Good Hotel Guide Review
Playing Kings and Queens is more than a fantasy at this Tudor castle ‘where you can feel the history in the thick walls’, along with turrets, oriel windows, spiral staircase and grand fireplaces. Henry VIII, Anne Boleyn and Mary Tudor have all bedded down here – and you too can sleep in the portly king’s tower suite with four-poster, ornate ceiling plus loo in the original garderobe. ‘It’s all very regal.’ Even modest bedrooms might have a four-poster bed as well as lavish curtains. The castle has been beautifully brought up to date with ‘a touch of contemporary style among the olde-worlde splendour’. Chandeliers, modern frescoes and tartan-patterned chairs now rub shoulders with brocade in the palatial public rooms. Power showers sit alongside arrow-slit windows in bathrooms; all rooms have sloe gin and fresh milk. Take a turn in the walled garden before drinks in the fire-warmed drawing room and dinner, ‘served with some ceremony’ in the panelled dining room; perhaps Loch Duart salmon followed by pork with celeriac and apple. ‘Most impressive is the friendly, welcoming attitude of the staff.’ Member of Relais & Châteaux.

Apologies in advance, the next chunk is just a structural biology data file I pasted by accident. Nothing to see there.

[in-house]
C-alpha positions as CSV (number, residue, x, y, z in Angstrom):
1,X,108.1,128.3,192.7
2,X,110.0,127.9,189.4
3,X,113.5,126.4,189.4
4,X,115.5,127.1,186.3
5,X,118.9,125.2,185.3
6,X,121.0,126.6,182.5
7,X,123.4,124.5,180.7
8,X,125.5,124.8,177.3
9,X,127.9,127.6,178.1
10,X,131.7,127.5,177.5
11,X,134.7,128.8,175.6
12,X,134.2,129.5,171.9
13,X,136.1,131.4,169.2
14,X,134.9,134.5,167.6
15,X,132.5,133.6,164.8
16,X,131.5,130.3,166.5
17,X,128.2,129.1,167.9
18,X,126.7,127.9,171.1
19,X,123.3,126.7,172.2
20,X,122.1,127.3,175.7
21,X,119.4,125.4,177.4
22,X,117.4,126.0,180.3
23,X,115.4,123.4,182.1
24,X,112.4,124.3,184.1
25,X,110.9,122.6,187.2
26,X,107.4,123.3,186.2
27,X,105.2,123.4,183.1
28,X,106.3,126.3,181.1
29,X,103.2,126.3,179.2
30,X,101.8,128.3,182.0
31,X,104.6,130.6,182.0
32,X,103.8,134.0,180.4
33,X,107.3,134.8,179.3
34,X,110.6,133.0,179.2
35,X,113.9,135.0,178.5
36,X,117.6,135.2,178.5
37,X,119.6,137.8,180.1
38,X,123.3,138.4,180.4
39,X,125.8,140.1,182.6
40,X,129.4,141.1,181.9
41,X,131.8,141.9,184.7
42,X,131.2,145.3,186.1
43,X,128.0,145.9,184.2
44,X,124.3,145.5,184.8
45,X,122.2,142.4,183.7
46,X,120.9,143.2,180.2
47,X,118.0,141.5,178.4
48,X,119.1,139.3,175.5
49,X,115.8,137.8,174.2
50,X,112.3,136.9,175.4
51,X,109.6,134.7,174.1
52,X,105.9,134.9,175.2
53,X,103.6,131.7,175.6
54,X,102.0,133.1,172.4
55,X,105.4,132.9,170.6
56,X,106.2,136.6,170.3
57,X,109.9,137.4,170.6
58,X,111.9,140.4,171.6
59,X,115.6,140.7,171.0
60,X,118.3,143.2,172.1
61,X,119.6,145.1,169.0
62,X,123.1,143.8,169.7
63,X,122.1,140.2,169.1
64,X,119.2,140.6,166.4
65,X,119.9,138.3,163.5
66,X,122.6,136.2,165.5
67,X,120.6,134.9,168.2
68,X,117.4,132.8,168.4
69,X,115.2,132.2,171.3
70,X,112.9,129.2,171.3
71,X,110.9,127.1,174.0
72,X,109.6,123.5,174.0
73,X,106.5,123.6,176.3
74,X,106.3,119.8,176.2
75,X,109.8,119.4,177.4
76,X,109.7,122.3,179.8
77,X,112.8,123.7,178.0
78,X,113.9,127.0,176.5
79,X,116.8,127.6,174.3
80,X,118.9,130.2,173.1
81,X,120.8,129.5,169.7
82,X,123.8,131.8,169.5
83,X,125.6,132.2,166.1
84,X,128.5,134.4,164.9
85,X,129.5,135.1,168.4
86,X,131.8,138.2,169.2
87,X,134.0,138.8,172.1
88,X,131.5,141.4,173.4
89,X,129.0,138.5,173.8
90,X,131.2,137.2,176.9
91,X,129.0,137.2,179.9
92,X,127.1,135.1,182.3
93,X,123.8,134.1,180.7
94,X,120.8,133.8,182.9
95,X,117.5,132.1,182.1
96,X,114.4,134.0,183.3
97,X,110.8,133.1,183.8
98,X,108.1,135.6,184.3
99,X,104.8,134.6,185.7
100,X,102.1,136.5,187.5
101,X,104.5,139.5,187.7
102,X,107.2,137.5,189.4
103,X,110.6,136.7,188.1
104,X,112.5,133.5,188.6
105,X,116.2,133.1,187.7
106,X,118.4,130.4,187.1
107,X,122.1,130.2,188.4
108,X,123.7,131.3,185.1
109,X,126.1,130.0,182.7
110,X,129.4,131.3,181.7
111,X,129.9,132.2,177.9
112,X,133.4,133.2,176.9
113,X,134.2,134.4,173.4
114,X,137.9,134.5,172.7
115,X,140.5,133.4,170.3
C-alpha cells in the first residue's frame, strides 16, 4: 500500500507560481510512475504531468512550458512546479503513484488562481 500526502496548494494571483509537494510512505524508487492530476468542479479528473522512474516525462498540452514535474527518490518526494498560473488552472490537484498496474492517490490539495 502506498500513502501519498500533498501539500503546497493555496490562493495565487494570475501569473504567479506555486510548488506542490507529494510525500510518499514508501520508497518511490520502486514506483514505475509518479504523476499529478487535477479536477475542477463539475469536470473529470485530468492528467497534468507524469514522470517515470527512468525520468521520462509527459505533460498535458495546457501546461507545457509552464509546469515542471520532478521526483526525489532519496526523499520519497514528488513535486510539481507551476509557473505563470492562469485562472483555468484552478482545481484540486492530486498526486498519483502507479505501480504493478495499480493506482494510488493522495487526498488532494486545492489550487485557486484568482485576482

27. Some across courtyard, 2 on ground floor suitable for disabled.
lounge, library, dining rooms (vegetarian menu), in-room TV, treatment room, civil wedding licence, 15-acre grounds (walled garden, meadow), partially wheelchair accessible, adapted toilets.
classical in public rooms.
aged 8 and over welcomed, no charge for extra bed.
allowed in some bedrooms (£15 per night), public areas, not dining rooms.
Amex, MC, Visa.
B&B doubles from £279, singles from £249. À la carte £78, tasting menus £72 and £82. 1-night stays sometimes refused at peak times.